A few weeks before Thanksgiving, one of my daughters announced that she needed to pick up a “Secret Santa” gift for one of her upcoming Girl Scout events. This announcement was made at the last minute of course (as is the habit of 12-year-olds). Our outing then had an extra stop; Target was her suggestion. Personally, I stepped off the consumerism bandwagon some time ago, but this concept is hard to convey to preteens that get bombarded with tons of advertising in their daily lives.
At the department store, the Holiday shopping season was in full swing. The aisles were full of cheap imported goods and many shoppers were snatching up all of the latest “deals.” In the last five years or so I have fallen into the group of folks that “just say no” to the hype and binge of shopping during the holiday season. My Black Friday mornings have been spent, relaxing at my cabin and enjoying a nice cup of coffee, rather than waiting in line at a retail outlet for some early bird specials. For those of you who are looking for ways to cut back this time of year, try some of these tips.
Stick to the List
This may just be a hard copy list handed to you by your potential gift recipients or it might be some ideas in your head. Either way, sticking to it is always a good plan. If you are walking through a store and see some new shinny trinket…keep walking by. If the item on your list is not available, you do not need to get something else - you just need to look elsewhere.
Stay Out of the Stores
E-commerce has expanded so much in the last few years that I do not frequent brick and mortar stores that much anymore. Picking up building materials for some of my projects at home and for my clients still has me shopping at Home Depot three or more days a week. But the fact that I do not “go shopping” for the sake of shopping helps immensely. Now and then I may pick up an item for pleasure, but this is usually done online. In most cases a Google search, or a peek on Ebay or Amazon.com leads me to some options, and a few clicks later I’m done. In fact, most of the time I can complete the entire transaction is less time than it takes to even find a parking place at the mall - let alone drive the 40 plus miles to get there and back.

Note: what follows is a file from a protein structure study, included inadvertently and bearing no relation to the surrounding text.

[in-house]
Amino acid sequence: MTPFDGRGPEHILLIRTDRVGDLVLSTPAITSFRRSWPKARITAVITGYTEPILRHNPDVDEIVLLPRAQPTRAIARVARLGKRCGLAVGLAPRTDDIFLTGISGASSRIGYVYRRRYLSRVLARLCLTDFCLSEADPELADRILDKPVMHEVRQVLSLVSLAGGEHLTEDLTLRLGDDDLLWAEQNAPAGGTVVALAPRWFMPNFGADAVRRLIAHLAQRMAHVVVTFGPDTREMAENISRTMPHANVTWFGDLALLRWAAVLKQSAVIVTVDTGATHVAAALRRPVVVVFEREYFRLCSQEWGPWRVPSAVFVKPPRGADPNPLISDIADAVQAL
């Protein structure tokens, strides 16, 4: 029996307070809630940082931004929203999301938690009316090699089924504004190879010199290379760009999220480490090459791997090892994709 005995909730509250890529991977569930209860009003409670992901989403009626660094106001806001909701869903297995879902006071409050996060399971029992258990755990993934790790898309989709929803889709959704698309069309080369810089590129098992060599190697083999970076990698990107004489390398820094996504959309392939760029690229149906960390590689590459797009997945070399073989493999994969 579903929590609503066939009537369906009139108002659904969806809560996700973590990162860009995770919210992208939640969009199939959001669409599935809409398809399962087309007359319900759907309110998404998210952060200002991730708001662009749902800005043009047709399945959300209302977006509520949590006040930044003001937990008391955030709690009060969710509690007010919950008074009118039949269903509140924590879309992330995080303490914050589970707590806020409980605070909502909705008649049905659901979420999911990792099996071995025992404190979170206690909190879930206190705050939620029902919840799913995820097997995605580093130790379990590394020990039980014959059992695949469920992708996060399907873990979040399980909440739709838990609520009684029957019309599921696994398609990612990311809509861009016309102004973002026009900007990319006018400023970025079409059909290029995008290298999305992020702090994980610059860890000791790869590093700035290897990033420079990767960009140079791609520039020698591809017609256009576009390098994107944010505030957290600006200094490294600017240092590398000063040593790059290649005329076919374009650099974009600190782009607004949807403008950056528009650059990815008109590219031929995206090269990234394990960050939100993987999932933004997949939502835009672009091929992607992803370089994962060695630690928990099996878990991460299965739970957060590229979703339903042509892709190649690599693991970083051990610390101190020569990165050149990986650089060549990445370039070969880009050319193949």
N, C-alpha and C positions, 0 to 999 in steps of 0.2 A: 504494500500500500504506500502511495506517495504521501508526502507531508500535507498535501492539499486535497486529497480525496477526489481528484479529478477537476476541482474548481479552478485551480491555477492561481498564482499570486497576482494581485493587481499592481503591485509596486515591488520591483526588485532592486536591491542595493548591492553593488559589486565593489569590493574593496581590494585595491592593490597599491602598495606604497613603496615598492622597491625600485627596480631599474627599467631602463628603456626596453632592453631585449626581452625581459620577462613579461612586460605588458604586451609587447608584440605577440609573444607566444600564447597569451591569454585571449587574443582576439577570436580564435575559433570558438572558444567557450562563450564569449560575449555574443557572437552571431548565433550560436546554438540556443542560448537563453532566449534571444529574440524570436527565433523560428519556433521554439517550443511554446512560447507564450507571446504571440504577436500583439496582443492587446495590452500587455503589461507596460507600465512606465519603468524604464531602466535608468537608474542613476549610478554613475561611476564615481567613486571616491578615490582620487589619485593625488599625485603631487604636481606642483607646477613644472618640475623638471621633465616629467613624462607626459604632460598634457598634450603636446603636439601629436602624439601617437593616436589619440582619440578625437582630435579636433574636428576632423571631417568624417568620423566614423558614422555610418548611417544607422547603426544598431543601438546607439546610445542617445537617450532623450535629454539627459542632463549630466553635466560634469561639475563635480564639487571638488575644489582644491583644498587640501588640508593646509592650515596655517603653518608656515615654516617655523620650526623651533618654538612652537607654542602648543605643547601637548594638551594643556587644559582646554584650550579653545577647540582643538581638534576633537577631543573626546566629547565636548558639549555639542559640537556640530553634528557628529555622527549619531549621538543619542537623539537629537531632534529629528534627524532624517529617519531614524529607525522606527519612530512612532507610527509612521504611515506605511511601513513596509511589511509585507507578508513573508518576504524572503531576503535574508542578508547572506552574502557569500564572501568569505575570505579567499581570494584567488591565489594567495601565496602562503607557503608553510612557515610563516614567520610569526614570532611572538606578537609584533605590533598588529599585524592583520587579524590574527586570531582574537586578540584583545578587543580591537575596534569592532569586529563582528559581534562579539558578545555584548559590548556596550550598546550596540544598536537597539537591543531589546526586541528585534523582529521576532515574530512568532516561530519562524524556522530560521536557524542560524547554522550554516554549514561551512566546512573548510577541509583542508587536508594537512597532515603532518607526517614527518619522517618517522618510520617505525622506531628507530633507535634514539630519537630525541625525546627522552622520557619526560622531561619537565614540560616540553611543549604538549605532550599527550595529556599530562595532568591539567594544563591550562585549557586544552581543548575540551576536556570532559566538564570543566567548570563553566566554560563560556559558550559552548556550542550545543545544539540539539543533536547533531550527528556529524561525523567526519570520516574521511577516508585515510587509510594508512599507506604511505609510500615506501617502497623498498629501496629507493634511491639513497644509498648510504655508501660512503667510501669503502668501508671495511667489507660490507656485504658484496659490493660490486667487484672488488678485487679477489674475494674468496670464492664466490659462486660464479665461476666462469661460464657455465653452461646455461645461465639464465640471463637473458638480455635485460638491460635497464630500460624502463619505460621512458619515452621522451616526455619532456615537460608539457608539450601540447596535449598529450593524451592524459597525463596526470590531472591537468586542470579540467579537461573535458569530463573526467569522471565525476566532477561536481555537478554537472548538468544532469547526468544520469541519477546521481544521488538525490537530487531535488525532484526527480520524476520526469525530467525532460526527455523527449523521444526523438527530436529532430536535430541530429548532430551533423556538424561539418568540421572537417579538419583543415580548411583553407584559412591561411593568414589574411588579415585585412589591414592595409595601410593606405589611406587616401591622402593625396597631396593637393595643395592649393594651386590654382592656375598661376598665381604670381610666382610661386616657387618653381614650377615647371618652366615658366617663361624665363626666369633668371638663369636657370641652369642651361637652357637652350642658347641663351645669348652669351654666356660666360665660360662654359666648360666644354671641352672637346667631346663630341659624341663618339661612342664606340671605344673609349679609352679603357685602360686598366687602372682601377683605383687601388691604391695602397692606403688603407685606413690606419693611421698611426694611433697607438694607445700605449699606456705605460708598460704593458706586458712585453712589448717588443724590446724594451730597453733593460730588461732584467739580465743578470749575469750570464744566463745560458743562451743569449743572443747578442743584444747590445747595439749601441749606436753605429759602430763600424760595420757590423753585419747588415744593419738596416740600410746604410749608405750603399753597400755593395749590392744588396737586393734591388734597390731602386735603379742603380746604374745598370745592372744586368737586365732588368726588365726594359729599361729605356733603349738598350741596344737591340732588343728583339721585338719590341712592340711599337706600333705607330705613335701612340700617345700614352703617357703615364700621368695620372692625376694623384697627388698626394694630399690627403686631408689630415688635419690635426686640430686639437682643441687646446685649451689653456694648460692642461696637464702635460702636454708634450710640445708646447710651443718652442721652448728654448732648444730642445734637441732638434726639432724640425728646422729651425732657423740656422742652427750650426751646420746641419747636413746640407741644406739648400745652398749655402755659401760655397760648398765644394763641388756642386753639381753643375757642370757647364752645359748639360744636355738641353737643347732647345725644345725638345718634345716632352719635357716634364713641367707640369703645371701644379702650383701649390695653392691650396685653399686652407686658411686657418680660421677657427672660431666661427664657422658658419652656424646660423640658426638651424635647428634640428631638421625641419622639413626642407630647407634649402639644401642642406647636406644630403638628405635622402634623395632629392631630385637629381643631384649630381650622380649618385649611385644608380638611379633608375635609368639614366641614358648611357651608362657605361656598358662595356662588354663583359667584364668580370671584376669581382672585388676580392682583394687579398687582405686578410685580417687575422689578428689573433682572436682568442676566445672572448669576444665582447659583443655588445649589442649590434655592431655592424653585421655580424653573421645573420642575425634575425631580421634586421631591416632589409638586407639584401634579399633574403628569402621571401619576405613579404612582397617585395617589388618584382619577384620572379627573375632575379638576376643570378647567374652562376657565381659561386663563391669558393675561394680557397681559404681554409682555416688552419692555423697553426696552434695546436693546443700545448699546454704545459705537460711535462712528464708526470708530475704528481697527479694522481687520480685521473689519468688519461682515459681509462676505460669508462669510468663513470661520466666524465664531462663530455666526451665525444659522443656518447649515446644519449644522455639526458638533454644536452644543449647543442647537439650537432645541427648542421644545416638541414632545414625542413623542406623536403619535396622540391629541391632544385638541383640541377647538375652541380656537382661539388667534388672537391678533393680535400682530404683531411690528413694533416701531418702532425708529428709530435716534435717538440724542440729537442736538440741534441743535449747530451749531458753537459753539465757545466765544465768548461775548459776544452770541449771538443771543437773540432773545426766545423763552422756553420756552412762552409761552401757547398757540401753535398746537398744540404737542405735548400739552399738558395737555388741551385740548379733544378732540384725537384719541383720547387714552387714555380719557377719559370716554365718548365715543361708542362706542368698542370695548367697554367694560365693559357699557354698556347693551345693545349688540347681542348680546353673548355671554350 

Does it Add Value? Is it Needed or Wanted?
These are the primary questions I ask myself before I make a purchase, whether this item is for personal use or is a gift. While at a client's last week, I was presented with a display of two shiny new vacuum cleaners. My client was proud to show off her new purchases, and explain to me the great deals she got. Having been in her home before, I knew she already had two vacuums…one a nice Dyson and another smaller lightweight version. These two additional vacuums would bring her total up to four. In my home I only have one, granted an extra one would have been handy last year, when our older one died…but it was replaced fairly quickly so the inconvenience was minimal. To us, our new vacuum added value (it was needed and wanted). Can you say that for every item you buy?
The Latest and Greatest
Often times, impulse purchases happen because we “have to have” the newest version of a product. This behavior usually manifests itself around hyped-up electronics like the iPhone or Kindle. The consumer may already have a fully functional and serviceable unit but merely wants the “new” version. The burden of new or better can be diluted if the old item is appropriately recycled. Not for scrap per se, but gifted to someone else or donated.
The Gift of Services or Gifts to Charity
In lieu of tangible items, another fine alternative is a gift of service. A great example of this is the gift of a trip to the spa. It provides a minor luxury to the recipient that they might not get for themselves. Another gift with no “clutter value” is a donation to a charity in the recipient’s name.
That's how I keep my Christmas season sane and easy, right here in the Rocky Mountains.